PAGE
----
|Edward Robert Hughes's |
I know a bank where the wild thyme blows,This is Titania as her vexed but nonetheless doting lover sees her. It is so different from Bellatrix Perfumes Titania, it is almost astonishing. Ankica Milic’s Titania is strong and bold, and the passage Ankica choose includes lines that can be played as vaguely threatening. Shelley Waddington focuses instead on Titania’s softness, and beauty. It gives us a scent that is more a reflection of the Queen, as seen through the eyes of a lover, than that of a mirror. And yet, despite the wildly different trajectory here, I think it is equally beautiful!
Where oxlips and the nodding violet grows,
Quite over-canopied with luscious woodbine,
With sweet musk roses and eglantine.
~Oberon, describing Titania’s bower, where she sleeps.
Top Notes: Fir Needles, Spice and Citrus.
Heart Notes: Basil, Mint, Geranium, Lavender Hidcote, Ylang-Ylang, Wild Rose and Heliotrope.
Base Notes: Juniper, Ho-Wood, Aromatic Woods and Nuts, Moss, Fern, Savory Leaves, Iris, Honey.
|Galadriel, the Lady of the Wood|
I really wish I could place the sweet part of this. I keep looking to the notes for guidance, but I just can’t work it out. I think I’m mostly getting geranium, with a decent hit of lavender and honey. Yes, I’m definitely getting lavender, now that I think back to my friend Tiff’s wedding, which was an outdoor June pagan wedding in a wood along a lake, and lavender was the theme flower/scent. She carried lavender; some of the cupcakes were lemon lavender; we threw cups of dried lavender over the couple as they left. It was dark and warmly wet and the smell of lavender was everywhere that afternoon and night; I suspect if you were going to make her a scent in commemoration of the event, which was very midsummer themed (fairy themed touches around the wedding as well), this might be, not the scent she wore, but the actual smell of her union day itself. FN1.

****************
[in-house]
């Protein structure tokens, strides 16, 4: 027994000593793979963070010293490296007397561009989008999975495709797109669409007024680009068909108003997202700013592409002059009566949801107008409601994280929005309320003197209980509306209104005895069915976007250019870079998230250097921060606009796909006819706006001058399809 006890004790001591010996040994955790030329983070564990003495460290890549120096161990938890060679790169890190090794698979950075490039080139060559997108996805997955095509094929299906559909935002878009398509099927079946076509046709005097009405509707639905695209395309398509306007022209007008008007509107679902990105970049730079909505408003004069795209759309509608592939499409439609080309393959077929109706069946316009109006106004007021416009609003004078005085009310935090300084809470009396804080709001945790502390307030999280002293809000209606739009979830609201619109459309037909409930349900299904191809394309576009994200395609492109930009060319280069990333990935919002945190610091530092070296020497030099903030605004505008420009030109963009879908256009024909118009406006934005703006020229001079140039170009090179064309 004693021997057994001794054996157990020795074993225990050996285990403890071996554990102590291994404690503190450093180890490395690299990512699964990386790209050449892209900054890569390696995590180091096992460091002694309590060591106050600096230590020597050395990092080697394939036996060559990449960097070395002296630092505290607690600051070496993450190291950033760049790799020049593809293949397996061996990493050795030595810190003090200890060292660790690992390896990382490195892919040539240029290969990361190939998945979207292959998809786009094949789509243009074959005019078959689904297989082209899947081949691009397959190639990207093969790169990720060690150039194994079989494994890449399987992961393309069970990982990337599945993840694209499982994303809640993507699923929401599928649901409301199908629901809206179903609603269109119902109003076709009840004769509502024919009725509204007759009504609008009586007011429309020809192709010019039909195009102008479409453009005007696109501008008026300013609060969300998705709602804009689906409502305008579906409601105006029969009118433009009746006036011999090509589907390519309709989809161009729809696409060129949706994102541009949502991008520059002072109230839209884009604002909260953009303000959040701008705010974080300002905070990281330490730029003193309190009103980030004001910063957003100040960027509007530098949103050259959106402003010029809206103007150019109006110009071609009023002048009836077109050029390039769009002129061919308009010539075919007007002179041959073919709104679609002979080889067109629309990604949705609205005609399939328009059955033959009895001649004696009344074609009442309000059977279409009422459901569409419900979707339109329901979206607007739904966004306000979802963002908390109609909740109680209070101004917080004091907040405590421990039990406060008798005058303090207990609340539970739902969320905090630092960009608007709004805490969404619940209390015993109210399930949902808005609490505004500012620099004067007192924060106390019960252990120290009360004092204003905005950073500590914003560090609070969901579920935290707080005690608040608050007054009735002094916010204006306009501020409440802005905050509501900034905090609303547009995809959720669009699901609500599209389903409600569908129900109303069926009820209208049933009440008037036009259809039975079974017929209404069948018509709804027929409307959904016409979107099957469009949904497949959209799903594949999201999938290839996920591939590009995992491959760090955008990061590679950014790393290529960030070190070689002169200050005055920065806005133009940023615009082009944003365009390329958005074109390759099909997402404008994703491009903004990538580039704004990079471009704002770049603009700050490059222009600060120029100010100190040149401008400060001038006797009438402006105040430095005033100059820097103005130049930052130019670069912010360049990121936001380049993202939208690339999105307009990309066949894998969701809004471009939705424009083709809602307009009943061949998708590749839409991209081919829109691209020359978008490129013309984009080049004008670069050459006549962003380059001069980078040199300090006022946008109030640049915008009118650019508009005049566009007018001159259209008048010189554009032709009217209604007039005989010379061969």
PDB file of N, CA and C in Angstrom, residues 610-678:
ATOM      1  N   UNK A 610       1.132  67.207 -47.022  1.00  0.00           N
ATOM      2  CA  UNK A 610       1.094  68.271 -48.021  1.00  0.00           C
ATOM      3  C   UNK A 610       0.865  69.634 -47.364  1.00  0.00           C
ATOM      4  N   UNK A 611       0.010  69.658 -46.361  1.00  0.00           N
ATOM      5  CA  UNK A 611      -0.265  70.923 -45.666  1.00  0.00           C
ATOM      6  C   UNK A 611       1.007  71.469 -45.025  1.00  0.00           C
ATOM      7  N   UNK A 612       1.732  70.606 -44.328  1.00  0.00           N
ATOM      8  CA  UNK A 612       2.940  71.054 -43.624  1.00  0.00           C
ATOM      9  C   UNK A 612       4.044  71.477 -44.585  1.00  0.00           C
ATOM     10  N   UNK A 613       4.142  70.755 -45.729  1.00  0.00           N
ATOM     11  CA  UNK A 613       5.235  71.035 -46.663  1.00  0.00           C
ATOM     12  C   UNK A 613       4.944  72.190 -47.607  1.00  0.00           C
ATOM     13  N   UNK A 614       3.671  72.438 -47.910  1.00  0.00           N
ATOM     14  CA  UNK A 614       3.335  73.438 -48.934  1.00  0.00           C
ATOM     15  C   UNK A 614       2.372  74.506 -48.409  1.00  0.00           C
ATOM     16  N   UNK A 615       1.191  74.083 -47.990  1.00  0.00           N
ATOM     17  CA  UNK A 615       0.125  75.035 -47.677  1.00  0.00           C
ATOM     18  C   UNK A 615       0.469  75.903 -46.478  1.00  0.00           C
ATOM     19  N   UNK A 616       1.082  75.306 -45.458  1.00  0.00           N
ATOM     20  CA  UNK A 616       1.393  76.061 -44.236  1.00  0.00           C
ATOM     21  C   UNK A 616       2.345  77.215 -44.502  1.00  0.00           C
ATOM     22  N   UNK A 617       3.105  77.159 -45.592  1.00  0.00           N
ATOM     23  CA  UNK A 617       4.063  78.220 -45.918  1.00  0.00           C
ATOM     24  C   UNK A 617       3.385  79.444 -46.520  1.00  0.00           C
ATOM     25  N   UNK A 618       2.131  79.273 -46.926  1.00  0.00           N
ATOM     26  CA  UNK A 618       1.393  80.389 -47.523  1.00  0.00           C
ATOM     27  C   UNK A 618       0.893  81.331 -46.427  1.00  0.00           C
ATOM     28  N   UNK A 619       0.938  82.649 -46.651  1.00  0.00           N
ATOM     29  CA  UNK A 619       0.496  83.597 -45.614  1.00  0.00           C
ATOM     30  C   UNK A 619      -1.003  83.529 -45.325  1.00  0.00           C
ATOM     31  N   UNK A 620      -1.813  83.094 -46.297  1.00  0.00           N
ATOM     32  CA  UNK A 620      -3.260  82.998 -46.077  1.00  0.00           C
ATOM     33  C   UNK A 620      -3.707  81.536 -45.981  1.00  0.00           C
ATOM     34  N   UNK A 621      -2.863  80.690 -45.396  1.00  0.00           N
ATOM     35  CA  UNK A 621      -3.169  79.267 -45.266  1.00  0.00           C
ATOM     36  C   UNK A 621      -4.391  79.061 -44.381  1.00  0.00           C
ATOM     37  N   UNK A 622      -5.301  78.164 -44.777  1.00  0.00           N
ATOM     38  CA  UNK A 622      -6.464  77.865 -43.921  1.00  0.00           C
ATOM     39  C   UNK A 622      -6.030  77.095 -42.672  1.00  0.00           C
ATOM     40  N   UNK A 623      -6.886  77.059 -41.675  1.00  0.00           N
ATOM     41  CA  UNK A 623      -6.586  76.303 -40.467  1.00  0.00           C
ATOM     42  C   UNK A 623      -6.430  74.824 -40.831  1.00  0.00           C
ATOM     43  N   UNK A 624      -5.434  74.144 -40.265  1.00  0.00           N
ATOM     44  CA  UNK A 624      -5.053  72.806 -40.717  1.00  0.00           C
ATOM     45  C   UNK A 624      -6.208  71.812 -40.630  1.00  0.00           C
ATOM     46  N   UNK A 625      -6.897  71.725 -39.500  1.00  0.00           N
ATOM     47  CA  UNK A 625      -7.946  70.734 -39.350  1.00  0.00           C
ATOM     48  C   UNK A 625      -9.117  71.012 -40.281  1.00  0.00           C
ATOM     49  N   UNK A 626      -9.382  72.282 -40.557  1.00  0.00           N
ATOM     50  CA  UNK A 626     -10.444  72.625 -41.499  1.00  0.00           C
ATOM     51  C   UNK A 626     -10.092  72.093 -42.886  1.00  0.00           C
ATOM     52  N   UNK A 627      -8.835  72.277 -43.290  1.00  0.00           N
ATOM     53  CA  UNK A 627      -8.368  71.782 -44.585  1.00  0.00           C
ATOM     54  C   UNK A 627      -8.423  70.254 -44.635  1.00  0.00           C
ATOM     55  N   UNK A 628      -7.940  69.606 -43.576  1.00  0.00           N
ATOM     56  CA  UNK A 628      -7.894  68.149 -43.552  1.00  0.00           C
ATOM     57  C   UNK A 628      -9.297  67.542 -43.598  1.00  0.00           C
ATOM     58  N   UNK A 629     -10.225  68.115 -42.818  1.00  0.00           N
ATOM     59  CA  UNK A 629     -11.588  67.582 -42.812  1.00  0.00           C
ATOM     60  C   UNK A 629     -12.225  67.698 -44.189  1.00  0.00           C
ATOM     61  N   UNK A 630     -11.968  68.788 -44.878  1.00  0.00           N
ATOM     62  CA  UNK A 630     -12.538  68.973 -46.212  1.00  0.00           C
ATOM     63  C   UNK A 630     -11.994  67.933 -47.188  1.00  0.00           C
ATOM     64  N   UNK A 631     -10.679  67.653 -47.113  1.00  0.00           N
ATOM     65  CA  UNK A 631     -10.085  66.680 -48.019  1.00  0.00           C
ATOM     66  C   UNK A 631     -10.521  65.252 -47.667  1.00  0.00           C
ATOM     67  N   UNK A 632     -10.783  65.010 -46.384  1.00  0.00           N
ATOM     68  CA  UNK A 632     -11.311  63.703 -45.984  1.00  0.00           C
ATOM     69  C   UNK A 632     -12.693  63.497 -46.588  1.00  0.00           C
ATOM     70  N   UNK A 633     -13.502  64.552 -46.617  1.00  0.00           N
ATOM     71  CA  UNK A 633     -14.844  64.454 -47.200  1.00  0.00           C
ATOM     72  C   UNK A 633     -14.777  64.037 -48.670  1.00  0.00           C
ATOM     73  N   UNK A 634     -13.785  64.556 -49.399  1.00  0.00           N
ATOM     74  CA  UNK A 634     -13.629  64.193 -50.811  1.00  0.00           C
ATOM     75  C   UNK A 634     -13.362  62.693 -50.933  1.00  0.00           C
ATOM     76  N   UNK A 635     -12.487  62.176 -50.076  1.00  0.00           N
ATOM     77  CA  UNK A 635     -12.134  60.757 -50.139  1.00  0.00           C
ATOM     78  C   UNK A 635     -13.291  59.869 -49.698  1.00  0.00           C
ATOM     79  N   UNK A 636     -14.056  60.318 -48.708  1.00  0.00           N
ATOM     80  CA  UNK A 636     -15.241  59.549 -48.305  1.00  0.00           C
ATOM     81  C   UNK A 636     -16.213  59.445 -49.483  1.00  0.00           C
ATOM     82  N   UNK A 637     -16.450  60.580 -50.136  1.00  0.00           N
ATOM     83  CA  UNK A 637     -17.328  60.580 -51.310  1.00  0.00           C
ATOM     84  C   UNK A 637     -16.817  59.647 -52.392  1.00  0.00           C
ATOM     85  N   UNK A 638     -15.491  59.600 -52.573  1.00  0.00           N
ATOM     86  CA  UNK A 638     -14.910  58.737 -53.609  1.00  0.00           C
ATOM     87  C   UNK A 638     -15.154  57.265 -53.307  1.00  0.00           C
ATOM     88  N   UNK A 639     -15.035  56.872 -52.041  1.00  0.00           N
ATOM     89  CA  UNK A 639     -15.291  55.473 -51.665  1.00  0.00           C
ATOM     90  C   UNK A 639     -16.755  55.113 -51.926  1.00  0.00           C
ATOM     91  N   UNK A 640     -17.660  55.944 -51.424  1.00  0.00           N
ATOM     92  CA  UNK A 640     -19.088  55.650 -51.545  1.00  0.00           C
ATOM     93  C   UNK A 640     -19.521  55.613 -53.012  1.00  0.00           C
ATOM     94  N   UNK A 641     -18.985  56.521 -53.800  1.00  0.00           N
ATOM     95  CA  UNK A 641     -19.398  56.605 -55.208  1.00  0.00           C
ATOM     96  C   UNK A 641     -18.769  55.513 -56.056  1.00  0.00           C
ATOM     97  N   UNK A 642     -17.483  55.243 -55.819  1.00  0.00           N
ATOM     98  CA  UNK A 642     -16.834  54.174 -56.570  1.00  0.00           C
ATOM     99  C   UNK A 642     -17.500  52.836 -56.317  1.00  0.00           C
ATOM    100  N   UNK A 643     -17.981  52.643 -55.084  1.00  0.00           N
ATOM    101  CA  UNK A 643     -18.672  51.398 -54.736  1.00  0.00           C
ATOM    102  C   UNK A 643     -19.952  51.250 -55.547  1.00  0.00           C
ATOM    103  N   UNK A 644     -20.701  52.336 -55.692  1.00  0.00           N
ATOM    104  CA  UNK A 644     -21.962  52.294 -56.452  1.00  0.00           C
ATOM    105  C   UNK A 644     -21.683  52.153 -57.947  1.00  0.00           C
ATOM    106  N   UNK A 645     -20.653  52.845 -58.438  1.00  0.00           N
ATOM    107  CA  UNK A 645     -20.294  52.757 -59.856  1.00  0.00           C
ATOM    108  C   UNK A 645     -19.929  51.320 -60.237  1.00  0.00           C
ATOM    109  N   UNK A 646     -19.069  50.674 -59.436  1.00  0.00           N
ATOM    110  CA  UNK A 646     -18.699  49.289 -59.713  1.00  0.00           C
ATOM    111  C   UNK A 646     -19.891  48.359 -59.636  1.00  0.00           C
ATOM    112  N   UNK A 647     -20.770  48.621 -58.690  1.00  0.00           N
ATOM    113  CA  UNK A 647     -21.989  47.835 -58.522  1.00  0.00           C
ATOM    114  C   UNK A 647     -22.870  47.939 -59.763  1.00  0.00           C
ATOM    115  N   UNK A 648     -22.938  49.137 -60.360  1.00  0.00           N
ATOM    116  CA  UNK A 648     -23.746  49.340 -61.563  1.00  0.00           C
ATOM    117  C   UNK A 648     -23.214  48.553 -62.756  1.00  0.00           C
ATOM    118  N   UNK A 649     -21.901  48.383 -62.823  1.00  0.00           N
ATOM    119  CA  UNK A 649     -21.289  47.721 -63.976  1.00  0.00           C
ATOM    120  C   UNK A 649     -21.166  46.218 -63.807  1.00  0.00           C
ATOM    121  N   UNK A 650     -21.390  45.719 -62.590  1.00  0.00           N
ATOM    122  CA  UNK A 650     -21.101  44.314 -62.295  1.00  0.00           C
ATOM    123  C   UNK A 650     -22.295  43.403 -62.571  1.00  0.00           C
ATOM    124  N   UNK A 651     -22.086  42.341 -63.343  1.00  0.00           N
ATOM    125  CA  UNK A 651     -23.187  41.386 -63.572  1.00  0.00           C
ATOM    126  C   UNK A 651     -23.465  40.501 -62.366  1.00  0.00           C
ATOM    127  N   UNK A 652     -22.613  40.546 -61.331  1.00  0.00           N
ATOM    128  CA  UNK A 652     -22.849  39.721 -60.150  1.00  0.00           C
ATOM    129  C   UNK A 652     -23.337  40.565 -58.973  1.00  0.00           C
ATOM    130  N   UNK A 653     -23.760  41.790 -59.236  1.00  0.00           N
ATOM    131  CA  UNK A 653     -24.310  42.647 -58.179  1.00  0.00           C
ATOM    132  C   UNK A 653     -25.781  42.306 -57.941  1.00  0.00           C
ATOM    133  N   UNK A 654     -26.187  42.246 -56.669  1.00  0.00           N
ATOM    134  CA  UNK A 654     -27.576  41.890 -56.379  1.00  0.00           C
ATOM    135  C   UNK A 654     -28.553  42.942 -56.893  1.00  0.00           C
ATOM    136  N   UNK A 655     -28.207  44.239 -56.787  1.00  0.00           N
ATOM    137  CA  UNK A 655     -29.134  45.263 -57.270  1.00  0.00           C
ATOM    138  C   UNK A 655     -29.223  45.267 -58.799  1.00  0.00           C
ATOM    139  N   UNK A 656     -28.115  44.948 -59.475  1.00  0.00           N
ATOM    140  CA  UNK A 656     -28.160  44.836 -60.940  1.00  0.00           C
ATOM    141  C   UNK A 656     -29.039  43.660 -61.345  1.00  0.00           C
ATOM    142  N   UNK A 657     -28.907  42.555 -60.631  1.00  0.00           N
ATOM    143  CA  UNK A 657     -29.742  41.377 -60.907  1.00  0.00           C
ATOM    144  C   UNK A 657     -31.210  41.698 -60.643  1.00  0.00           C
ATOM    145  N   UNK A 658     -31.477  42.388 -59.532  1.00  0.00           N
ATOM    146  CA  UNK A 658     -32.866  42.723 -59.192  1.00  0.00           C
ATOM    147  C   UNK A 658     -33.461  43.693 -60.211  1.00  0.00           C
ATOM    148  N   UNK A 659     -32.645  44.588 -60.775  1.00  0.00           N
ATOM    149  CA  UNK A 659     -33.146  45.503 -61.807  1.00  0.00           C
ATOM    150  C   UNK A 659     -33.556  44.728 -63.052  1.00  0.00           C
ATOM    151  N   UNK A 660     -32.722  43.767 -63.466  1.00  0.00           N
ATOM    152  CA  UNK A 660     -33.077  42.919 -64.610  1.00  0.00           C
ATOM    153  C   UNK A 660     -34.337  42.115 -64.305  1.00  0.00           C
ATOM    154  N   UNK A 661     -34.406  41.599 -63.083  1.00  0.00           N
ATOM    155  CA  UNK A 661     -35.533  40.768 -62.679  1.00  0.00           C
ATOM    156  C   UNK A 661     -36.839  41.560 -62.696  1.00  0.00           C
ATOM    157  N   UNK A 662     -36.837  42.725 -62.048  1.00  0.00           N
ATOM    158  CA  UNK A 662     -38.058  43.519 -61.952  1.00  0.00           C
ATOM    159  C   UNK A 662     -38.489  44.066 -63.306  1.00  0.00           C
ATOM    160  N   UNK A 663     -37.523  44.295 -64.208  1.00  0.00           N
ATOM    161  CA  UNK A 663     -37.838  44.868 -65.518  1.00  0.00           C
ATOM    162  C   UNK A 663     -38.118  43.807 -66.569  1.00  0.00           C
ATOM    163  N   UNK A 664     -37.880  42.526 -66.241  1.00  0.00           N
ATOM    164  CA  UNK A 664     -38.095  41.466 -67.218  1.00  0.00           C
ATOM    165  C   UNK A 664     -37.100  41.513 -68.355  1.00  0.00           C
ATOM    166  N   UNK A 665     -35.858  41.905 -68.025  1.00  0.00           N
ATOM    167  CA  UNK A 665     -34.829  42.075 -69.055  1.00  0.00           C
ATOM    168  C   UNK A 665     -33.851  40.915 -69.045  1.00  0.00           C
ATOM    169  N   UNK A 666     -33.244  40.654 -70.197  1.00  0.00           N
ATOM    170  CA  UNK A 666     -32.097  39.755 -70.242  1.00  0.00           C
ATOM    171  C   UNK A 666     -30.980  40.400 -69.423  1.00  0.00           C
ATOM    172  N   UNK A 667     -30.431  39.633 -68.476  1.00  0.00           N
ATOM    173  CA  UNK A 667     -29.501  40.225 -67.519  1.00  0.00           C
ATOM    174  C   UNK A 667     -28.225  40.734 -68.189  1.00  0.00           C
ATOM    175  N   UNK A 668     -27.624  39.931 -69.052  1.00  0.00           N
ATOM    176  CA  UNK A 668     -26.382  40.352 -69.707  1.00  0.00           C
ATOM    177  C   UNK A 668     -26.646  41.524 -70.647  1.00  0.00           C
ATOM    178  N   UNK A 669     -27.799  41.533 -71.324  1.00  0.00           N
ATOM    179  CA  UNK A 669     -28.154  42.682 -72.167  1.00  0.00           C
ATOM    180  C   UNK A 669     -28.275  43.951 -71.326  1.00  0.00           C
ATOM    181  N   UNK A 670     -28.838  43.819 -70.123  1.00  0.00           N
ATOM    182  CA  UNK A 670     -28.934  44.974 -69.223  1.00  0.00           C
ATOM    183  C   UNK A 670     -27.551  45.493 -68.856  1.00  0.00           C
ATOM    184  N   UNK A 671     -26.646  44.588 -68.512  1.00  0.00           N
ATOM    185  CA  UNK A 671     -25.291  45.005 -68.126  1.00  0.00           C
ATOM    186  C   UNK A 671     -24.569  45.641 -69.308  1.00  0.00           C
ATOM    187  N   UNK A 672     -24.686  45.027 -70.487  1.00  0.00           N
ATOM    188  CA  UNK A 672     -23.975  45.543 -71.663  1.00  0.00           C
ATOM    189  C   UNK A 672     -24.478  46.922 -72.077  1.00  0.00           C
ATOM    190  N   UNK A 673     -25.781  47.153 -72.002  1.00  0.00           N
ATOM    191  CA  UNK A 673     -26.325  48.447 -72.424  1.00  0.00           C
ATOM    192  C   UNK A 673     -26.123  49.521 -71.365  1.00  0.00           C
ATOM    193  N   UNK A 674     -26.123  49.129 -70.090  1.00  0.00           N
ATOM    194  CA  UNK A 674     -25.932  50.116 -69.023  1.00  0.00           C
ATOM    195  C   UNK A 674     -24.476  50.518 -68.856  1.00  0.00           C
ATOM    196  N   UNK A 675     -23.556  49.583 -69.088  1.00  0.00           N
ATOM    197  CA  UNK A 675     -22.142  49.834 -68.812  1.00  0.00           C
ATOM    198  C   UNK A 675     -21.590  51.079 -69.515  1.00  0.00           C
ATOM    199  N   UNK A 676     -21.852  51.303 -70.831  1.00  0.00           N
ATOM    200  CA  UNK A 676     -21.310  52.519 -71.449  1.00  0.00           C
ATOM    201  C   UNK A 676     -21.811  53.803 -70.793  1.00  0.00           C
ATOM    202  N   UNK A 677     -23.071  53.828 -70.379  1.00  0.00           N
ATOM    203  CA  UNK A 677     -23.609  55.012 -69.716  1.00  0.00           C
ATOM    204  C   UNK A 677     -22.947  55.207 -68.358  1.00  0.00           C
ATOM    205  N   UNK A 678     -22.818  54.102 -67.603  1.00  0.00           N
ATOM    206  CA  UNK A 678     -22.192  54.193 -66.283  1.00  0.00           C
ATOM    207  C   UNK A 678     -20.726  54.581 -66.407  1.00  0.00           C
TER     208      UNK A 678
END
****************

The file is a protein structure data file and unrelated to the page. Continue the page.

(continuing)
|Bridal Veil Lakes, |
where my friend was married
And each several chamber bless,
Through this palace, with sweet peace;
And the owner of it blest
Ever shall in safety rest.
~ Oberon, giving instructions to the fairies
Which brings me to another tangential, but thematically appropriate, thought. This would make an excellent scent for a summer wedding, in the merry, marry month of June. Shakespeare’s work itself transpires around what becomes a triple wedding, and this seems like an excellent scent for a warm outdoor ceremony, because I can imagine it warming on the skin beautifully without becoming overpowering. How perfectly it all plays together, and how wonderfully Shelley Waddington did with this one. If you close your eyes, you can imagine this smell wafting through the whole of Theseus and Hippolyta’s house at the play’s end as an olfactory experience of having each couple’s love, and all those among them, and all those their love has yet to create, being blessed by nature and by magic.
Wonderful. Magical. A hit for summer, for love, and definitely worth owning if made available for purchase.
To see more visit A Midsummer Night's Dream: A Perfume Event, running June 14-24, 2011.
1. I’ll tell you, because I know you’d want to know, she wore Coco Mademoiselle.